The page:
Colors are one of the first things you learn as a child, and while you may have started with the typical red, yellow, blue and green, your color vocabulary may have expanded with your first box of Crayola crayons. Each crayon in a 24-crayon box was labelled according to its exact name, like cerulean, apricot or indigo. When the company expanded to 120 crayons in a box, color fanatics had a field day with so many new and interesting colors in the box.
But there are well more than 120 colors out there. How about some of the colors that didn’t make it into that big box of crayons?
Check out these 12 odd color names that didn’t quite make the cut.
This very rich shade of burgundy mixed with brown can be commonly used to describe leather. The name is taken from the town from which it came from – Cordova, Spain – and is also coincidentally or not, known for its fine leather production.
A deep saffron or mustard color, the name gamboge is named so because it is the color of the gum resin of the eastern Asian trees where it resides. This gum resin is used as a yellow pigment to dye Buddhist monks’ robes. While the color is gorgeous, the product it is named after may not be so gorgeous, especially when used as a purgative in traditional medicine. The medicine might make you heave, but the color won’t!
While this color is the name of vomit, it actually has nothing to do with puking, unlike Gamboge. William Shakespeare coined the color puke in Henry IV: Part 1, when he wrote of a puke-stocking. The color is a dull, dark brown, which seems certainly fitting of its name.
The colors of a peacock’s feathers are so inspirational, one of them has its own name. Pavo comes from the electric blue color, that is a mix between blue and deep turquoise, you see on a peacock.
Banan, you guessed it, comes from the color of a ripe banana. While you may have previously believed the color to be yellow, it is actually banan – a color all on its own.
6. Drake’s Neck
Another bird-inspired color, a drake is a male mallard and the beautiful colors you see on his neck are called drake’s neck. The color was first emulated in the early 18th century for a rich green-colored dye that has an iridescent feel to it.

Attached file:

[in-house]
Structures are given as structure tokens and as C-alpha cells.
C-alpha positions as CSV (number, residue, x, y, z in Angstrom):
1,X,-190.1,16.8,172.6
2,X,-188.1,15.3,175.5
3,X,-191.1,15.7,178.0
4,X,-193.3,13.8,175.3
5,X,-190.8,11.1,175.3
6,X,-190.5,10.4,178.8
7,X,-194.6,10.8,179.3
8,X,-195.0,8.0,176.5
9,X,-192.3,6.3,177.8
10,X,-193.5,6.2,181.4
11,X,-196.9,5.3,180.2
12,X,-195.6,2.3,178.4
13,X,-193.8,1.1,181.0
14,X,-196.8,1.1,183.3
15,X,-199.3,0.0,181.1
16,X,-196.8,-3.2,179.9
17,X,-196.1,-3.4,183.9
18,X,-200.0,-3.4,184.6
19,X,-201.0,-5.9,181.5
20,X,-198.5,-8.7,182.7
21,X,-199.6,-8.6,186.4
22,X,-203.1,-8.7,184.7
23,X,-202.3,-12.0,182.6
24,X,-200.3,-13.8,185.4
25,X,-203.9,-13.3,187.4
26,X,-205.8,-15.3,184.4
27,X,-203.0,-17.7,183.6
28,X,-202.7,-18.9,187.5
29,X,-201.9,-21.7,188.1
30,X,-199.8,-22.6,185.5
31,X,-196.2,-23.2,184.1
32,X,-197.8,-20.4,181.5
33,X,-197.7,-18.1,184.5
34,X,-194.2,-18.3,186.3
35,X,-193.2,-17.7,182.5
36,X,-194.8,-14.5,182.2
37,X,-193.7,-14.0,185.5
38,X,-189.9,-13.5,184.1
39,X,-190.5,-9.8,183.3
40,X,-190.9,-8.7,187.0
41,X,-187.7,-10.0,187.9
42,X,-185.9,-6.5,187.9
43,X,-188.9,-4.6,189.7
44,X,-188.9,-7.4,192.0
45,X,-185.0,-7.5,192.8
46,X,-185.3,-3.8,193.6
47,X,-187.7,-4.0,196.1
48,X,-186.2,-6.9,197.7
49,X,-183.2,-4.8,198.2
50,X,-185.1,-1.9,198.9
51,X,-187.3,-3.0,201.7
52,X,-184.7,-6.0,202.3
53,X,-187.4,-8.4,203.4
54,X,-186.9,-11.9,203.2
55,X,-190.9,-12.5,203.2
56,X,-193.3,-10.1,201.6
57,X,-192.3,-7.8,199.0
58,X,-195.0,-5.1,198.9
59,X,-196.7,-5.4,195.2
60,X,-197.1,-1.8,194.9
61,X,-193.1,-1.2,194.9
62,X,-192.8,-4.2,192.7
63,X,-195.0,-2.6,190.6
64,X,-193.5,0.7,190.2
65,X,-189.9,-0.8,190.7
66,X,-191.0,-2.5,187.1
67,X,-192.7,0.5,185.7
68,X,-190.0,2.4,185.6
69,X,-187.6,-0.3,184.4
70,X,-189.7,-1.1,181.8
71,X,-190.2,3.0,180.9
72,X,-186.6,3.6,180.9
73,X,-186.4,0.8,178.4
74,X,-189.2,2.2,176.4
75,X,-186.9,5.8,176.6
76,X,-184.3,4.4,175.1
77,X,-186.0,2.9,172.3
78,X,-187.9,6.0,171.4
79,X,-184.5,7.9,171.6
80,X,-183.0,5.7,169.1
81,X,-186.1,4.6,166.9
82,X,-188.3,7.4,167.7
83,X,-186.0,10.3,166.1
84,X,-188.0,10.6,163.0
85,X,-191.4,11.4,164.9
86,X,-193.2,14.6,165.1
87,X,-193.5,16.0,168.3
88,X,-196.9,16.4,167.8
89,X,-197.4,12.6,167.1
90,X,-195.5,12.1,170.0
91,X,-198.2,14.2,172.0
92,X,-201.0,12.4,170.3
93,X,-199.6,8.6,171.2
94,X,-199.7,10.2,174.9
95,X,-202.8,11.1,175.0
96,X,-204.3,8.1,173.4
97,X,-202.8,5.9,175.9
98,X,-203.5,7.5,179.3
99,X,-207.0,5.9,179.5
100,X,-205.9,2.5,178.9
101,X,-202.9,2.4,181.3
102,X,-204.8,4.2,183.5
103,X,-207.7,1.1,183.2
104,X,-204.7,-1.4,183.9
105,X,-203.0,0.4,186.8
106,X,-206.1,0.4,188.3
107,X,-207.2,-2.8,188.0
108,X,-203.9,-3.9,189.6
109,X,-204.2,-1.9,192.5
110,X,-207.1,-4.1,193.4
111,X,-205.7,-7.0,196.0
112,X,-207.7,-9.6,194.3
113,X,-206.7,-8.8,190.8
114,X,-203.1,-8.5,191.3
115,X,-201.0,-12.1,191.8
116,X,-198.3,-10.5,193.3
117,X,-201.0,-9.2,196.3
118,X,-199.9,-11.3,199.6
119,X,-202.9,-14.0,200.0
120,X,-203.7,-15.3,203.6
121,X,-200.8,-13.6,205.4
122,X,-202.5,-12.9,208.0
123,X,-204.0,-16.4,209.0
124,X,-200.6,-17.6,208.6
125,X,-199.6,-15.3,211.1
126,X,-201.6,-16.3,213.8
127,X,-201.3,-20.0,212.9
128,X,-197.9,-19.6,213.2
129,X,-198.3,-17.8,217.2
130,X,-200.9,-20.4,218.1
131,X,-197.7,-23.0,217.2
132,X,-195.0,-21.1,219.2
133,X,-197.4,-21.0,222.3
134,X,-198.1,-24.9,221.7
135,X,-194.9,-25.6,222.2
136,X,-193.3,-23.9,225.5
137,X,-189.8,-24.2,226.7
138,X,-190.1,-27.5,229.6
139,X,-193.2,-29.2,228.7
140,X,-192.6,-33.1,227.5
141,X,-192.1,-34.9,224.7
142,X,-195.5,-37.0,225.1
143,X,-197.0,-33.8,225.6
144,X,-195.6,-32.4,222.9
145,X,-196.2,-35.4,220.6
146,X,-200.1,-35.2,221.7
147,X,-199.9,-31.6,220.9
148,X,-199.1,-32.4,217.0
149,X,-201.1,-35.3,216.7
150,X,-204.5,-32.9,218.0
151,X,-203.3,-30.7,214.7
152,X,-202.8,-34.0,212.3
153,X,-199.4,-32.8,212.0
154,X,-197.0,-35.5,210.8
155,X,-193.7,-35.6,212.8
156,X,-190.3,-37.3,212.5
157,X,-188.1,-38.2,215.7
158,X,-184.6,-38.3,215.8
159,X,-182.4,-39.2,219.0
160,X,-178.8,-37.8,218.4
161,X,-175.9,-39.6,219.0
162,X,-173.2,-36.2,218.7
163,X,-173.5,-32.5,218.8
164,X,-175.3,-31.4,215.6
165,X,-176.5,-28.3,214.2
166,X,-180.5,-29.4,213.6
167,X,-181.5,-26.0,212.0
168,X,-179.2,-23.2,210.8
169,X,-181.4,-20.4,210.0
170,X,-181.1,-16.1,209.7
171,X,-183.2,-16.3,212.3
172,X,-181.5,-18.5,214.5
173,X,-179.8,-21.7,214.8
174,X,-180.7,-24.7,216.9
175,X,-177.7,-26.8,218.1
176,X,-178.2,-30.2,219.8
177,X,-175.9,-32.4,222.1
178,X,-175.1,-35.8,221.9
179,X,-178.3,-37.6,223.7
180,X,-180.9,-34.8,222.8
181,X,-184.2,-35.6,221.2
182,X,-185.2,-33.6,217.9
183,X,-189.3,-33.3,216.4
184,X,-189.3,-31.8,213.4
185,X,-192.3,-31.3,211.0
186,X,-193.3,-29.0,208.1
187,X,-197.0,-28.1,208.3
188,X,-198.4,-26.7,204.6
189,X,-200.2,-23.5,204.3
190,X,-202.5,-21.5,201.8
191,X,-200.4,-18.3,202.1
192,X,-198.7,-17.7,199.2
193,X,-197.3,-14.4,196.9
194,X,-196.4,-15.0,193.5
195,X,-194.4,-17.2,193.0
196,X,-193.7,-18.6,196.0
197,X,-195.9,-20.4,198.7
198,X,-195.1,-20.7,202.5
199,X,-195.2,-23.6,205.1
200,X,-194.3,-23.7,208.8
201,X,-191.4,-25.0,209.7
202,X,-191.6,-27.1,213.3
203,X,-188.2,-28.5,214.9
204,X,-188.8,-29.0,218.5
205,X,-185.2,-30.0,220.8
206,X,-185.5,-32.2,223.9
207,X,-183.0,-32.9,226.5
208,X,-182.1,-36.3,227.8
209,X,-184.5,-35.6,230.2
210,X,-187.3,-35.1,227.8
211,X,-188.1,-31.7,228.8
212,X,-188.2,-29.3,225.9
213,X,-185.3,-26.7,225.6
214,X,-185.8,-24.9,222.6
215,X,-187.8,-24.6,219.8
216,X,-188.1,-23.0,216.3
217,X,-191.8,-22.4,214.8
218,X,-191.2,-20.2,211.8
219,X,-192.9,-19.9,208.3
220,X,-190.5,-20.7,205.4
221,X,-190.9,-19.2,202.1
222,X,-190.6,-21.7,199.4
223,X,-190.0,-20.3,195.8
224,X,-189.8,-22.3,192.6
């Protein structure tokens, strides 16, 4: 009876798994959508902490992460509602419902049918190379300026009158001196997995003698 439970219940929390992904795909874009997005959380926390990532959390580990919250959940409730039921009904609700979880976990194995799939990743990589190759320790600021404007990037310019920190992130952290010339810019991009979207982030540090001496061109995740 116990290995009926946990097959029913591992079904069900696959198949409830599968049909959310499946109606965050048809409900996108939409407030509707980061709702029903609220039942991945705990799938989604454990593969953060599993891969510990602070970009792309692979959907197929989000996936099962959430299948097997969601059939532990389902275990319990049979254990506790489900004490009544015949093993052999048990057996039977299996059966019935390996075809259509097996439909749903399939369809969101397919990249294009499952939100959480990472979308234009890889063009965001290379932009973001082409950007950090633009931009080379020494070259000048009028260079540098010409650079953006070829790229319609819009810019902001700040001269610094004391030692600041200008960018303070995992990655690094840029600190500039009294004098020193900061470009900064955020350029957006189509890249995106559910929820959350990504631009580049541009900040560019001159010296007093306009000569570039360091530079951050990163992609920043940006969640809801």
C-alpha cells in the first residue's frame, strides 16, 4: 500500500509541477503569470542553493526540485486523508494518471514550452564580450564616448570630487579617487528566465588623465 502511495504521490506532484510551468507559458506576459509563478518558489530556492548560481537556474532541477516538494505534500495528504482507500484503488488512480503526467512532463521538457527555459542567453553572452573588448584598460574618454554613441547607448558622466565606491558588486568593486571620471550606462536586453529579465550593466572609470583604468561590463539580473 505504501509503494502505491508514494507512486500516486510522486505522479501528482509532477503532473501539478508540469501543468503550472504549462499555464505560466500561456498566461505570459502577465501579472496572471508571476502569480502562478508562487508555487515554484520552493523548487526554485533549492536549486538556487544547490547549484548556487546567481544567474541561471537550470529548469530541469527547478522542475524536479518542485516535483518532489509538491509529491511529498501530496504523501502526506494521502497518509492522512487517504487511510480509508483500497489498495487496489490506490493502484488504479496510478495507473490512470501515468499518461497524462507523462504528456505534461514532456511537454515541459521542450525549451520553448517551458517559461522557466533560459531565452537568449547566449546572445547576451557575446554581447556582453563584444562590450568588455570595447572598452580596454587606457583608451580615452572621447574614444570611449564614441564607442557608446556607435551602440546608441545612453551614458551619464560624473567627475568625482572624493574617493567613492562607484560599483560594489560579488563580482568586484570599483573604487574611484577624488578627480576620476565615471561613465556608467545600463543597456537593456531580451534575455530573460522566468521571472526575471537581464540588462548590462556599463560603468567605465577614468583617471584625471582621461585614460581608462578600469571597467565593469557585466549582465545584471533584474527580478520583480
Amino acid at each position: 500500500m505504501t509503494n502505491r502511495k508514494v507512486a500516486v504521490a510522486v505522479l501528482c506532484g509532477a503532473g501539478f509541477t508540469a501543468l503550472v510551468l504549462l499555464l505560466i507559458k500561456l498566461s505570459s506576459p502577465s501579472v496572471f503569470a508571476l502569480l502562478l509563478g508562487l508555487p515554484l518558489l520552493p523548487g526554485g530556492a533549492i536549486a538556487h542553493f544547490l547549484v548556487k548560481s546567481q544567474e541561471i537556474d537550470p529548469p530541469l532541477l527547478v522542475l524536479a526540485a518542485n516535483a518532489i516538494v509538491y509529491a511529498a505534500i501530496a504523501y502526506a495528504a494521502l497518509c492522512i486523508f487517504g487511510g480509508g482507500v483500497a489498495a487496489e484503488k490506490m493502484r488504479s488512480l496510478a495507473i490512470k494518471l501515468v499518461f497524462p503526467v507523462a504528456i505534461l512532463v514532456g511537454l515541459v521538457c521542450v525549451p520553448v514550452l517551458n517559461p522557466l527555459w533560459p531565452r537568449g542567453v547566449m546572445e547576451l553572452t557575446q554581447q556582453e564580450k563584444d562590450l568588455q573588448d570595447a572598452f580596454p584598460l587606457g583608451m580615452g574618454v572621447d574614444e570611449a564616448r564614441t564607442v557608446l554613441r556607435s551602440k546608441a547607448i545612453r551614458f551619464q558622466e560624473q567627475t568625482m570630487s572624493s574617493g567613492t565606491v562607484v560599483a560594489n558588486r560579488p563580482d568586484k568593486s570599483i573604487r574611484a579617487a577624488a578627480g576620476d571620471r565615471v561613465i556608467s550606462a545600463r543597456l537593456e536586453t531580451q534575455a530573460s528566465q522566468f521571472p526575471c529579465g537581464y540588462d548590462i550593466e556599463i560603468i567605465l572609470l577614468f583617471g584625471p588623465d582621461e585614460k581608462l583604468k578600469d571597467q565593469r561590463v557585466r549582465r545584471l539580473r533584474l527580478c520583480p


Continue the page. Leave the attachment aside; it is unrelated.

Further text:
Not only do birds inspire colors, but other animals in nature do as well. Fallow got its name from the light brown fur on the back of a deer. This gentle color is of a tannish brown and mixes well with white and black in furnishings and fashion.
Does that come in Xanadu? The meaning of the word Xanadu is an idealized place of great and magnificent beauty. It sounds like a color you should definitely have in your home or wardrobe, doesn’t it? When you make Xanadu a color, it is actually a shade of gray-green, the same as you’d see on a philodendron leaf. Philodendrons being of magnificent beauty? That may be up for debate.
You may know this color by its translation – oxblood – and you may have guessed it to be a blood-colored rich shade of red. Named as early as the 1200s in China, sang-de-boeuf was named after a pottery glaze that came to light from heating and mixing copper and iron at high temperatures.
10. Goose Turd Green
Yes, another bird-inspired name, but it didn’t come about because of beautiful feathers or plumage, but instead because of excrement. Goose turd green shockingly does look like the color of a good goose bowel movement, in a very bright green. In the Elizabethan days, dressmakers decided to give bizarre names to colors in the hopes of making their dresses more appealing to buyers. Obviously, every woman wants a dress in the color of bird poop.
If you’ve never been, you probably wouldn’t guess that a color named drunk-tank would be a bright shade of pink. Drunk-tank is also known as Baker-Miller pink, after its inventors, who discovered during experimentation that the color was very calming. It was then used in prisons and holding cells (and drunk tanks, no less) to keep prisoners calm.
You may have heard of puce, but you may not have realized that the name translates in French to the word flea. The dark red with tones of yellow and blue was so named after the color of a flea, with a connection to the flea’s hunger for blood. After Marie-Antoinette had a gown made in the color, Louis XVI exclaimed that it was puce and the name stuck. Soon after, everyone had clothing made in puce and because the shades varied, there was a distinction made between the young and the old flea.
Now that you know a few more odd color names, how about testing your knowledge by playing some color-themed quizzes?